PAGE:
Recognising what cannot be changed

Everything that is more or less Saturnine, is also Venusian, as well as Marsian. That is what makes the distinction. On the human level, this indicates different temperaments, different modes of expression, different proportions of the upward striving (fire/choleric and air/sanguine), and the downward striving (water/phlegm and earth/melancholy). What human beings bring with them is their condition; it is inscribed in their body; it is determined and can no longer be changed.

Freedom involves recognising what cannot be changed. Everyone is caught within their own limitations. Only human beings are able to reflect with a freedom of spirit that means intuitively understanding that true ‘freedom’ means longing to be or to do, what one is supposed to be, or to do; that the law they have to follow is laid down in the seed from which they emerged.  

This applies only to him or her as a unique individual. They have only their form, the particular world of their own to fulfil. They are their only goal and will find their freedom only in what they already are. In one‘s beginning lies also the end. A human being follows step by step what Goethe expressed as follows: ‘As stood the sun to the salute of planets / upon the day that gave you to the earth, / you grew forthwith, and prospered, in your growing / heeded the law presiding at your birth. / Sibyls and prophets told it: You must be / none but yourself, from self you cannot flee. / no time there is, no power, can decompose / the minted form that lives and living grows’ (translated by Christopher Middleton).

Uranus, Neptun, Pluto: Stepping Out of any Narrowness

In the terminology of astrosophy, the Cycle of Twelve, the Seven Sacred Principles operate as the perfect form, but they are also challenged to understand the universe as the highest conceivable form - to step away from any narrowness of thinking (angst) that does not encompass the universal view.

In 1781, the planet Uranus was discovered, whose principal significance is that it takes the liberty of expanding the existing, of challenging the petrified, the hardened. It incites rebellion; it questions that which already presents itself as the absolute, and if necessary, eliminates weak points. What has become crystallized is thus dissolved, and its tranquillity disrupted; the conventional and conservative is stirred into new directions - to free itself from the grip of the past.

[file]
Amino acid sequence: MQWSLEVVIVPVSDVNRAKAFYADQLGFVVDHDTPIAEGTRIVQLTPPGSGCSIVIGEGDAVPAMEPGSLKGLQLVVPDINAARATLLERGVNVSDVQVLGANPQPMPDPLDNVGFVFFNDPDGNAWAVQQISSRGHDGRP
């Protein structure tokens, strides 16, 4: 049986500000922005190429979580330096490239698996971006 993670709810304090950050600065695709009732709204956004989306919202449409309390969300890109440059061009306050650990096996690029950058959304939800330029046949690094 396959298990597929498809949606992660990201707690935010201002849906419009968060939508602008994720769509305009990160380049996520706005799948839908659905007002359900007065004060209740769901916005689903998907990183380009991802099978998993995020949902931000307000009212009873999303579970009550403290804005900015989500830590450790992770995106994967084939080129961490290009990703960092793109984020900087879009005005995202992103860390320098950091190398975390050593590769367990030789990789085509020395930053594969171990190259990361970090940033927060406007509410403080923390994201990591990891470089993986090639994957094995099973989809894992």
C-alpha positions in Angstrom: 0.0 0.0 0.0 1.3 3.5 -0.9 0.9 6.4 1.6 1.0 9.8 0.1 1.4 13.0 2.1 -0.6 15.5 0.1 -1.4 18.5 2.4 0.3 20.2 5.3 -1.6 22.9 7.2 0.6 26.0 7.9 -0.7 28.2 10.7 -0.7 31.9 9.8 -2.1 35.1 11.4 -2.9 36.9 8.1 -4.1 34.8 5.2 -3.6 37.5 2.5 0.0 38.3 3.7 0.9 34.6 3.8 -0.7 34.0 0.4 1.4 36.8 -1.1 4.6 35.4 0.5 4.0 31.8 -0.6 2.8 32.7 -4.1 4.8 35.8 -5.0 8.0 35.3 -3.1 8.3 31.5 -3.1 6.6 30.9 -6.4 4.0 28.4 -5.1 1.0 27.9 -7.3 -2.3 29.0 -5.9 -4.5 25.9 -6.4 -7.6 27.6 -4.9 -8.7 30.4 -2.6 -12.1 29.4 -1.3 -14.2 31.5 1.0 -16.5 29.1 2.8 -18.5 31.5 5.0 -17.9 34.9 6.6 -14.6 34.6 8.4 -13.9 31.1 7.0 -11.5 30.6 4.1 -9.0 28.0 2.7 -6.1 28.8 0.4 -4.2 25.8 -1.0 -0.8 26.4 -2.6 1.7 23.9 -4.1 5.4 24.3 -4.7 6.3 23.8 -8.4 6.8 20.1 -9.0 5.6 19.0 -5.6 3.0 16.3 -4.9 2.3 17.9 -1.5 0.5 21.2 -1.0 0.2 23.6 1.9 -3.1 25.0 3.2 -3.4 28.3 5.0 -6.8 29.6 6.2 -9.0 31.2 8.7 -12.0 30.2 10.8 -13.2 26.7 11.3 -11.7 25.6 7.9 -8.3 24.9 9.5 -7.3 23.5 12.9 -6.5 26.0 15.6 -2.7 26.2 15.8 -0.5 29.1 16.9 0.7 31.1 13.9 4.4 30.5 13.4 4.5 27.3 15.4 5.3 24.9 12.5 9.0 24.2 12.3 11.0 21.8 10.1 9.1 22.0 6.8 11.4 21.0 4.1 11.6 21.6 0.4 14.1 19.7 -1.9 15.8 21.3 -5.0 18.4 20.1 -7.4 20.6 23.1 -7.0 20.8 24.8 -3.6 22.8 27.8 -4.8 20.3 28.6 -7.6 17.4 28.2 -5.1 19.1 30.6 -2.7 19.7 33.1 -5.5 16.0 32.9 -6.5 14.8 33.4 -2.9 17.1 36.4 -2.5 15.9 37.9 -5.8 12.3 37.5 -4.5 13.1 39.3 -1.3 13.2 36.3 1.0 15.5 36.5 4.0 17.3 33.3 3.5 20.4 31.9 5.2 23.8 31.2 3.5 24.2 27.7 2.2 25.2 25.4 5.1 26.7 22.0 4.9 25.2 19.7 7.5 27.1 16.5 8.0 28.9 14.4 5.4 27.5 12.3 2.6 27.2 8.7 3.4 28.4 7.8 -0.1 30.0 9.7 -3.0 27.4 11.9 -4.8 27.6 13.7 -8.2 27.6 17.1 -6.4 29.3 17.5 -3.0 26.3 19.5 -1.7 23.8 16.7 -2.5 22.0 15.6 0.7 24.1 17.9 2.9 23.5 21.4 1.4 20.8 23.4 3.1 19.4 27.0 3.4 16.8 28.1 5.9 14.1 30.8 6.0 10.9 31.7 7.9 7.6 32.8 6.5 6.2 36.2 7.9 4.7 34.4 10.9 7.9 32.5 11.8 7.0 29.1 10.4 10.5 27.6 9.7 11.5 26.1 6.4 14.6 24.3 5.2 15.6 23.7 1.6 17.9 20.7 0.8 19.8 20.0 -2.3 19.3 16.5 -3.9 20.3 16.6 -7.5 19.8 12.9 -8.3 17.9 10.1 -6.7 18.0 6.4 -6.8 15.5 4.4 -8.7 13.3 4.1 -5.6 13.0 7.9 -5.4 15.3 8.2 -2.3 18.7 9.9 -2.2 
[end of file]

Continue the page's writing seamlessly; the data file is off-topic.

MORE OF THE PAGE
But that is not all: in 1846, the planet Neptune was discovered, and, according to the principal, ‘as without, so within’, and from a vertical perspective, floods this world with the  impulse for solution and dissolution. Under its influence one loses one's bearings, finds access to the immeasurable and expands one's consciousness. A person seeking proof, for example a scientist, comes to understand the finiteness of the causal, and comes to the conclusion, like the physicist Werner Heisenberg: ‘Truly new territory in any field of science can only be won if one is prepared, at a decisive moment, to leave the ground upon which science has rested so far, and to jump, as it were, into the void.’ In short: a true scientist must become a mystic.

Those who have thus penetrated the interior of nature and long to find the deepest possible meaning to life on earth, must also fathom the endless cycles of becoming and passing away, of contracting and expanding, of living and dying. Even with the discovery of Pluto in 1930, and knowing that it takes approximately 250 years for it to complete one revolution of our solar system, still it is bound within the cycle of expansion and contraction. They will also find the meaning of life in destruction, for example in volcanic eruptions, for everything is in transformation - and takes its time to rise again like a phoenix from the ashes.

It takes millennium for hot lava to cool, to eventually break down to dust, to then form humus, attract lichens, mosses, and then be suitable to grow plants, that we can ultimately cultivate, harvest and store. Mother Earth, like every mother, knows that once she has conceived, she can then bring forth from within herself, after a predetermined time, something living.  It develops within her. In doing so, she uses the individual cells that are available to her - even if these cells do not, or cannot, know anything about the bigger picture, because they have to take care of their immediate needs, which they have to serve. Just as the liver cell takes care of the liver - and knows nothing of the larger task of the human organism, in which it has its’ home.

Freedom is Service to What Surrounds Us

Freedom, therefore, is service to what surrounds us. Freedom is the sound that must pass away in order for a melody, that is the greater unity of sound, to emerge. Freedom is the melody that permeates the world as an expression of life as love and energy, in all its ups and downs.

This energy fills everything. All melodies are interconnected: in major and minor, in war and peace. They are the spheres in which everything moves. Astrosophy takes the liberty of describing this. Nothing more.


About the author:

Wolfgang Maiworm is the publisher of Lebens-t-räume, magazine for health and consciousness;

astrologer, author, servant in ZEN.;